Manchester Road leads south from Media toward William L. Price's utopian community of Rose Valley ( DE26), passing on the way the scattered remains of a small resort centered originally on a hotel with private cottages on the grounds. Frank Furness's gift of architectural caricature is evident in his whimsical summer cottage, designed during the course of the construction of the University of Pennsylvania's library ( PH147.3). It is not far from his brother's cottage in Wallingford, also by Furness, but largely demolished. His brother, Shakespearian scholar Horace Howard Furness, headed the library committee for the university and presumably was amused by Frank's adaptation of the allegedly highly specific plan of the library as his house. The rounded end contains a living room surrounded by a porch (in lieu of the reading room and alcoves of the library), with the stair, indicated by mid-level windows, and the kitchen and dining room beyond. Above the brick base, Furness shifted to suburban shingle with sleeping porches on the private downhill side.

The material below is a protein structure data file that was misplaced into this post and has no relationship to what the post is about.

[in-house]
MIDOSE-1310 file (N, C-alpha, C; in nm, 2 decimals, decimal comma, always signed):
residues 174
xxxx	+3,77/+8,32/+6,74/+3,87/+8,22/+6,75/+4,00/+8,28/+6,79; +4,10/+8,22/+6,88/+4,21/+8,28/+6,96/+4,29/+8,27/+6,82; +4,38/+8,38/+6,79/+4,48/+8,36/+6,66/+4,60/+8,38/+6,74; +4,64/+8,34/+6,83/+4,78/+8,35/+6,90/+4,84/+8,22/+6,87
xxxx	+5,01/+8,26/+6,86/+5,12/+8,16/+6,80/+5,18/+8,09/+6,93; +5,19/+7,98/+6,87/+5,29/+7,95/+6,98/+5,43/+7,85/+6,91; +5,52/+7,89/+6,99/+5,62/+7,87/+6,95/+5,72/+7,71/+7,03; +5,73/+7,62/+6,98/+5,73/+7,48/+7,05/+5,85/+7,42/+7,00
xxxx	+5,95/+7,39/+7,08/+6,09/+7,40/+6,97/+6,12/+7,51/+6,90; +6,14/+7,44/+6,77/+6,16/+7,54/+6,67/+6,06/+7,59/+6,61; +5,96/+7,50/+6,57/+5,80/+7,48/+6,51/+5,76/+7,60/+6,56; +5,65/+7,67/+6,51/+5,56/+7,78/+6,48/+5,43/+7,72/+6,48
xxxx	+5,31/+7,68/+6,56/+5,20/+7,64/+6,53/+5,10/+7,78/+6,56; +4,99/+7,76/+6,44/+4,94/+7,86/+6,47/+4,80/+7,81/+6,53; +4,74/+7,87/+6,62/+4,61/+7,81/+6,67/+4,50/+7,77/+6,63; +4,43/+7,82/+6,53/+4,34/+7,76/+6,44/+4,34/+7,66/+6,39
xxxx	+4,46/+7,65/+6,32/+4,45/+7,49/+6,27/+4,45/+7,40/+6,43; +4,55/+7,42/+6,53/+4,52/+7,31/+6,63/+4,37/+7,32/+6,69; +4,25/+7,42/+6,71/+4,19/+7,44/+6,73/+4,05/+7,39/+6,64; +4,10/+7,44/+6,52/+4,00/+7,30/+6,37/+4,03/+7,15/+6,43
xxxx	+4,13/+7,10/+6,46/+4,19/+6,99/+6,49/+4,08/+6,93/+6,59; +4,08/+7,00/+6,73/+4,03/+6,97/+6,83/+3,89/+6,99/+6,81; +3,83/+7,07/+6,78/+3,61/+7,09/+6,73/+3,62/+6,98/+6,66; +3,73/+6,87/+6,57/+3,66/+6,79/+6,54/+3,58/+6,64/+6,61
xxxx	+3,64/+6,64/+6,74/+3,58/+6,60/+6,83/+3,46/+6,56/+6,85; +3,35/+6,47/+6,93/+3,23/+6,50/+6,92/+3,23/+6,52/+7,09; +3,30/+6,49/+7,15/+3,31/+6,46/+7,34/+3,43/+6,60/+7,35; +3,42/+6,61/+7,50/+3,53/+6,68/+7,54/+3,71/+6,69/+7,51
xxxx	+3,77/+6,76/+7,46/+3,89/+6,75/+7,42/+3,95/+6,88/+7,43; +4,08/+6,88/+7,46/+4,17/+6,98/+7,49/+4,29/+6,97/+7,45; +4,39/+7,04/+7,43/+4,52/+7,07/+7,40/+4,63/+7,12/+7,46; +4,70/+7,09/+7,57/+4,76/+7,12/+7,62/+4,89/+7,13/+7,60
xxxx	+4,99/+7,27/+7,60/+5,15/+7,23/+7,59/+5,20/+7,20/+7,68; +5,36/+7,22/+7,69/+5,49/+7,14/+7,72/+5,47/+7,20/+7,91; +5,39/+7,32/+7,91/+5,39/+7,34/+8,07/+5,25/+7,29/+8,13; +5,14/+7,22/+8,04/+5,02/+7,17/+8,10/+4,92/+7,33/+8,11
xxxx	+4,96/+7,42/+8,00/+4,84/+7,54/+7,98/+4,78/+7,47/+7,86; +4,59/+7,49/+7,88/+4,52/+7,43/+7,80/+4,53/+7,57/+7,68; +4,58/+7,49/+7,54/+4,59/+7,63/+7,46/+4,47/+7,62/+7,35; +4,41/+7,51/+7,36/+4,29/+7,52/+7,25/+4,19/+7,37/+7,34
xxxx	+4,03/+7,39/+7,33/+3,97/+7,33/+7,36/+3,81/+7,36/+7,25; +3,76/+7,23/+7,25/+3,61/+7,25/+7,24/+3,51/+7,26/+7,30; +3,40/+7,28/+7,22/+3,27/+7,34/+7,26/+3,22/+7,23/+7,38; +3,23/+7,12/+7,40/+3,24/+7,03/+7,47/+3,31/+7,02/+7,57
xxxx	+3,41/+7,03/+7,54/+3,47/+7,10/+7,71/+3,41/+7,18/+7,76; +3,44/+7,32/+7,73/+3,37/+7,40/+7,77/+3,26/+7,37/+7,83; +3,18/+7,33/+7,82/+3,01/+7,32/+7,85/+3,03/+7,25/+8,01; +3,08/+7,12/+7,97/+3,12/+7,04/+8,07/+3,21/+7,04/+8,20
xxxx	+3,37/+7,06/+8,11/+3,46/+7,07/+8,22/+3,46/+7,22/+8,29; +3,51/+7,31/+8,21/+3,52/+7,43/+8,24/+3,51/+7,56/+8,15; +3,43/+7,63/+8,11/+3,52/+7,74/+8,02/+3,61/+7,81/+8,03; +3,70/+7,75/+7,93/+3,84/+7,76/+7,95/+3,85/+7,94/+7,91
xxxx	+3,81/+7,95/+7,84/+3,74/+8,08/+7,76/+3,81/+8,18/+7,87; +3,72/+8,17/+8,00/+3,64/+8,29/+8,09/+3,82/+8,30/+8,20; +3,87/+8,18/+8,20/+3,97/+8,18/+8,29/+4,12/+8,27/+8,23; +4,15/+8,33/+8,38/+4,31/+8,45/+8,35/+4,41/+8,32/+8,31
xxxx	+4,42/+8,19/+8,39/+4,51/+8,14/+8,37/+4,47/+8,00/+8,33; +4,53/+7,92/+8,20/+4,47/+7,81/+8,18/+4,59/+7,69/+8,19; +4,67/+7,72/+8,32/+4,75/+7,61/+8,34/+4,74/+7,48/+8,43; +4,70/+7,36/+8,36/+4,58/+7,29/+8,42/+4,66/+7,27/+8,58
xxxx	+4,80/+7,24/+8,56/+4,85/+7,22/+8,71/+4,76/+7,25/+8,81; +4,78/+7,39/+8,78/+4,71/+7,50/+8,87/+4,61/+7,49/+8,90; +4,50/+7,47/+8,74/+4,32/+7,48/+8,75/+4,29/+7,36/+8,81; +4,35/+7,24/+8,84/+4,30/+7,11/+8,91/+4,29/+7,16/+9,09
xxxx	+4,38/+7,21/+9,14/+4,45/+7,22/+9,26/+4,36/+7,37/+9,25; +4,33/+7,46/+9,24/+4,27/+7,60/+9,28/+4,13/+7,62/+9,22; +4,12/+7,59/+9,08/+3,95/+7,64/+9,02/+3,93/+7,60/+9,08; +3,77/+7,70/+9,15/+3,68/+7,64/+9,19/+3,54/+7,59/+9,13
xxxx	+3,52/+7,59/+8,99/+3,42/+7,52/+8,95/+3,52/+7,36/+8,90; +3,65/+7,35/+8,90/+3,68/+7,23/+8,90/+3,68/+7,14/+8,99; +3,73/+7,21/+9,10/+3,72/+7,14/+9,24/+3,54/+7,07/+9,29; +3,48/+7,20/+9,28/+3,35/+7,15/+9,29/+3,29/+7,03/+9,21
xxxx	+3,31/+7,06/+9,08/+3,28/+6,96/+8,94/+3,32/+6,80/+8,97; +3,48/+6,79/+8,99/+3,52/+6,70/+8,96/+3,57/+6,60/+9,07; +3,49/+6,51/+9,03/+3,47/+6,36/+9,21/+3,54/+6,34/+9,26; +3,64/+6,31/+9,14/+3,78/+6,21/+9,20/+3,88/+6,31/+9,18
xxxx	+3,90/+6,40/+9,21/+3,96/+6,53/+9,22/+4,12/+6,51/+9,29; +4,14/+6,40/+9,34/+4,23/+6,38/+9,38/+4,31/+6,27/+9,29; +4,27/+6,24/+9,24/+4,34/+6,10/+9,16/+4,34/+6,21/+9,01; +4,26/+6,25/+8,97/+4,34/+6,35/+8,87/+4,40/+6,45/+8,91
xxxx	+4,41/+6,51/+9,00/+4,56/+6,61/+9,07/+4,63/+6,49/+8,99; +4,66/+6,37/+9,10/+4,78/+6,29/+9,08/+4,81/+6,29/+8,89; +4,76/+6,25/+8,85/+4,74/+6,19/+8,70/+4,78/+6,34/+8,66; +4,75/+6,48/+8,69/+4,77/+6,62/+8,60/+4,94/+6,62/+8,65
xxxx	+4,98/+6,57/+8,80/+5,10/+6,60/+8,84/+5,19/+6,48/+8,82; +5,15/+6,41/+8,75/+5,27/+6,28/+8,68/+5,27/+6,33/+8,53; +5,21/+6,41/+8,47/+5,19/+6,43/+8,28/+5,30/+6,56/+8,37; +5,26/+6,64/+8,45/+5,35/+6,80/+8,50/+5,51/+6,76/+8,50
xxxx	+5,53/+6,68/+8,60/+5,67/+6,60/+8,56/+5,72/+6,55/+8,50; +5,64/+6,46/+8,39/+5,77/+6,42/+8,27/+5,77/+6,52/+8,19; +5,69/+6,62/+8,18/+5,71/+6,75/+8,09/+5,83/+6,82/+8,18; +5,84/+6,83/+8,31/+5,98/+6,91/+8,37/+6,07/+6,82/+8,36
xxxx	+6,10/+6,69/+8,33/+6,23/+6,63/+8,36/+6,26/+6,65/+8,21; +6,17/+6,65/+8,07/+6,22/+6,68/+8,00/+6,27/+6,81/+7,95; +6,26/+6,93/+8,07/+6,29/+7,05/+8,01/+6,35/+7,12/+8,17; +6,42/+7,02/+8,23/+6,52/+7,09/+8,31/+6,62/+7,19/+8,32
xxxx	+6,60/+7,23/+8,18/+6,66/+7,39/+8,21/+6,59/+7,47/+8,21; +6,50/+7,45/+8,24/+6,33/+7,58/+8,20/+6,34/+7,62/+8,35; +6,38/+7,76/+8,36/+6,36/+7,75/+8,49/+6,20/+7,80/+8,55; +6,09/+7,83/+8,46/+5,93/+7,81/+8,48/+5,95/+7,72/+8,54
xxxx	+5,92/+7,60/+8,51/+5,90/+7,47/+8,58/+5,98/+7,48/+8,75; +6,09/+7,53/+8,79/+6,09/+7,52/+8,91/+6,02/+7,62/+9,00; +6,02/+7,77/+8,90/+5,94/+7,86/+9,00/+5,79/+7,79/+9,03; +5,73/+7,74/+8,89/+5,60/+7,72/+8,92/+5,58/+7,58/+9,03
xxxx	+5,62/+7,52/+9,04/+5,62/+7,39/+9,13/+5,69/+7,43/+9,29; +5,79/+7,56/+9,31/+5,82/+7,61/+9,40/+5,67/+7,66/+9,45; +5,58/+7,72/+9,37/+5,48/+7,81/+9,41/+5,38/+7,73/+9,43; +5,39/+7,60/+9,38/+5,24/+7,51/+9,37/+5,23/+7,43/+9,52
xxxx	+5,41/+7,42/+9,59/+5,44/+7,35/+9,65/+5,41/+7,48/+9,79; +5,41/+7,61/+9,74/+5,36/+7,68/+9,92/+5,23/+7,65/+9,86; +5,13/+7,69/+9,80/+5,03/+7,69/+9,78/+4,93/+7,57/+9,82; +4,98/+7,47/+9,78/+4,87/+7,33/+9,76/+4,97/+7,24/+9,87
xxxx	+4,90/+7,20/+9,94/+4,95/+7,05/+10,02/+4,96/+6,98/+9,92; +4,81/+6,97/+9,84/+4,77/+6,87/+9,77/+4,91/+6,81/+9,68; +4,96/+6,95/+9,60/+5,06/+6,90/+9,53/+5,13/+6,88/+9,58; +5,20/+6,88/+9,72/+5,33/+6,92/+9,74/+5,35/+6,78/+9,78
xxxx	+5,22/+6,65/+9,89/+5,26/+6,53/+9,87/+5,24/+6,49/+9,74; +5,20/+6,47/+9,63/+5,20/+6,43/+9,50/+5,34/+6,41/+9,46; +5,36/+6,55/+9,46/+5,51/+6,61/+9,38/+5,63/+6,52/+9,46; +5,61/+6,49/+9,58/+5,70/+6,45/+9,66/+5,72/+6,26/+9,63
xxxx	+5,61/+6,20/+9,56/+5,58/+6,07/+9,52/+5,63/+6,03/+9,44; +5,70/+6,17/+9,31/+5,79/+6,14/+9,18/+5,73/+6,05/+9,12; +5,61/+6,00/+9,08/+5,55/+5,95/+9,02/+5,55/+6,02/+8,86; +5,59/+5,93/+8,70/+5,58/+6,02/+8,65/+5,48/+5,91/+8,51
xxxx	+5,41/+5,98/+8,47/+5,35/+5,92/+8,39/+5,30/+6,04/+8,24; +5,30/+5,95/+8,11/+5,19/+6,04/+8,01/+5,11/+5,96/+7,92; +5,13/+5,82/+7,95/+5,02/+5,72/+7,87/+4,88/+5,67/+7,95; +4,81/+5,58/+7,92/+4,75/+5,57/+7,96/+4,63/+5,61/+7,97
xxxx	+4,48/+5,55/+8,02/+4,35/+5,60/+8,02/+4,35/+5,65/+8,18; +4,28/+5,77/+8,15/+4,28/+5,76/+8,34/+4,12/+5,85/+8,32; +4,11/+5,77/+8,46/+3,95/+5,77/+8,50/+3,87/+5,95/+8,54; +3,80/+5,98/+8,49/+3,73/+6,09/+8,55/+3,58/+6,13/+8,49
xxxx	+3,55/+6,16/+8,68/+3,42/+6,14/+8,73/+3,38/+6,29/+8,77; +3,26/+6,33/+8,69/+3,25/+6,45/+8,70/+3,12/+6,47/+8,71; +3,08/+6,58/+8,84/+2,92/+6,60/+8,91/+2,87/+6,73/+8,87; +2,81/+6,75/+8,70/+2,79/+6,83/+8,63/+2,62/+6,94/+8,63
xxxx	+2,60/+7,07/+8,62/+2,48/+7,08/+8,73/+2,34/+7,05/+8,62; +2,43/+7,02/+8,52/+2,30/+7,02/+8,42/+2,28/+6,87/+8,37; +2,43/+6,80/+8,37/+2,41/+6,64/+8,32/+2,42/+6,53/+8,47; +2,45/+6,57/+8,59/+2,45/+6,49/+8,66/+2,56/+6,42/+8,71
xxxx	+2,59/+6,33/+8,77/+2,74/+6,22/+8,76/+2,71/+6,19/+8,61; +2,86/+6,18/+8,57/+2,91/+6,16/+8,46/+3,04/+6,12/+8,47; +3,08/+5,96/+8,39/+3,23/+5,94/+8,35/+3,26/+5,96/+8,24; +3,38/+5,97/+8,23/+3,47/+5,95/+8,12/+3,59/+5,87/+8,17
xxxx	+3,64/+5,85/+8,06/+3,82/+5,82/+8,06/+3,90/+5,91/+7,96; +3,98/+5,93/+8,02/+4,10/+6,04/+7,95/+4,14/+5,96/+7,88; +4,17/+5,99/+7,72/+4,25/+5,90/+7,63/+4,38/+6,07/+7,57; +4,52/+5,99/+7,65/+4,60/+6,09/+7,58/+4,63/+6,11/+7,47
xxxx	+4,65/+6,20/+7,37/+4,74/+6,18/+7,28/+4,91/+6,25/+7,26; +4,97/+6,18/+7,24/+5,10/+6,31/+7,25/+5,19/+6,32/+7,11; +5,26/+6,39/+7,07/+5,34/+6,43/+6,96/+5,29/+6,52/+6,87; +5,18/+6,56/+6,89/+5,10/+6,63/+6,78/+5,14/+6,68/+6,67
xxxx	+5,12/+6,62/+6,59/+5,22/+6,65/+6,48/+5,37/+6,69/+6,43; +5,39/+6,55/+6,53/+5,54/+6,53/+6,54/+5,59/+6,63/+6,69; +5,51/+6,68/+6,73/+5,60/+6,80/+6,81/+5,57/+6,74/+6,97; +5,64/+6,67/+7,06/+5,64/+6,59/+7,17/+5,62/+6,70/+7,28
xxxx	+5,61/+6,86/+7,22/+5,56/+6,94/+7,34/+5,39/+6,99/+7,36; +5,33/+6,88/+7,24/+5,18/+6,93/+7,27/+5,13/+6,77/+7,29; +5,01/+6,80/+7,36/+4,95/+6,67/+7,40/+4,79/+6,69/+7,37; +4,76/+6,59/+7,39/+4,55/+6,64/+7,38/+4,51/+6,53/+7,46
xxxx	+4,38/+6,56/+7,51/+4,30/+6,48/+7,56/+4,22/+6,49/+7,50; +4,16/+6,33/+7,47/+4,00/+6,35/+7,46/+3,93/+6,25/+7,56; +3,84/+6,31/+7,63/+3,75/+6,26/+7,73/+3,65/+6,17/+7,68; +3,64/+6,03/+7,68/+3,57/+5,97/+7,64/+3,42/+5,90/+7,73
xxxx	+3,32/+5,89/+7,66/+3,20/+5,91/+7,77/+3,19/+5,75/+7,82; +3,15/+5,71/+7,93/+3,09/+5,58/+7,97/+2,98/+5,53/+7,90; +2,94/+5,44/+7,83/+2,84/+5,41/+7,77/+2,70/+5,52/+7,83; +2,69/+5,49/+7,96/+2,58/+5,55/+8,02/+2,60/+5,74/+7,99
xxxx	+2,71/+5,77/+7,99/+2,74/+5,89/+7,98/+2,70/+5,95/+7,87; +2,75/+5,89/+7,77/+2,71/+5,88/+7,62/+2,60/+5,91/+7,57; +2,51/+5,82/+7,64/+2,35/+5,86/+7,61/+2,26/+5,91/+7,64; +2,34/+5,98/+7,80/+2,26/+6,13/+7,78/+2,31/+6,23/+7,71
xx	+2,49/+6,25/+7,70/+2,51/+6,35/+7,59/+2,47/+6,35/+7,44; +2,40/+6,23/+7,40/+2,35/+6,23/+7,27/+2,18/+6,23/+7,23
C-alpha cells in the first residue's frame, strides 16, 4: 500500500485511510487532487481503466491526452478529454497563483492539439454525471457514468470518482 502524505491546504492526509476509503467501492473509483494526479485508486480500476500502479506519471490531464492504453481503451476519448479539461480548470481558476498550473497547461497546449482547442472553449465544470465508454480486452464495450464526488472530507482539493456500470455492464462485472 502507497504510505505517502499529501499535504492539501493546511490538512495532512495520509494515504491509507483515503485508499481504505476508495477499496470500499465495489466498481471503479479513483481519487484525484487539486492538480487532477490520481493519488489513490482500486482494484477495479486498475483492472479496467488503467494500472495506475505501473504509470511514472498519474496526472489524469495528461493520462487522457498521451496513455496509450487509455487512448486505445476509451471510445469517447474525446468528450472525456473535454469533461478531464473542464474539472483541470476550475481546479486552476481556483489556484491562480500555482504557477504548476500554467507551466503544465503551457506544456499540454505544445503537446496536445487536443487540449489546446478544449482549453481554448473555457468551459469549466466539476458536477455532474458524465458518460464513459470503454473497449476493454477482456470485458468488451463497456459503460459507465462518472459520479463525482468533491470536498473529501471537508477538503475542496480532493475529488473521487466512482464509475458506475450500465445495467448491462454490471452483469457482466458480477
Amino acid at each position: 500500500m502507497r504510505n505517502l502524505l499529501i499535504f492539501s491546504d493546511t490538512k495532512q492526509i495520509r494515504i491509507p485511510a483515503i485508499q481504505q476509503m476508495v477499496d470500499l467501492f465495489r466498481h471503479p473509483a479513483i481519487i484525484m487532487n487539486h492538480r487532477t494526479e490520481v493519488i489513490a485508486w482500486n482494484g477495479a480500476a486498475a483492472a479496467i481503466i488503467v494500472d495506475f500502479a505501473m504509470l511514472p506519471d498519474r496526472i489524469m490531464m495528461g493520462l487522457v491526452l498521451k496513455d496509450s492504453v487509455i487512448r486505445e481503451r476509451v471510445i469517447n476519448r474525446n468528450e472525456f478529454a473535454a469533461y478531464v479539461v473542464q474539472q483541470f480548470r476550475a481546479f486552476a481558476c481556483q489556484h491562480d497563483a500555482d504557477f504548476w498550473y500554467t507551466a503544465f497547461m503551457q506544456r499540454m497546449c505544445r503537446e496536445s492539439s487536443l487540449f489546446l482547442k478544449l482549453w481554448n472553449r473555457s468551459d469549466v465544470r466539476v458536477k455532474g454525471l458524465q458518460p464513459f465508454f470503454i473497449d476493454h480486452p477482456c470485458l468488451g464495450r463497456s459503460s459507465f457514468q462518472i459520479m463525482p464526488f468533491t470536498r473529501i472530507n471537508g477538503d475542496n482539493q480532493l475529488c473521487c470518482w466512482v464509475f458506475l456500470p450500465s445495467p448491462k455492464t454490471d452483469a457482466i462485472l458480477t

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“Idlewild,” Frank Furness Cottage
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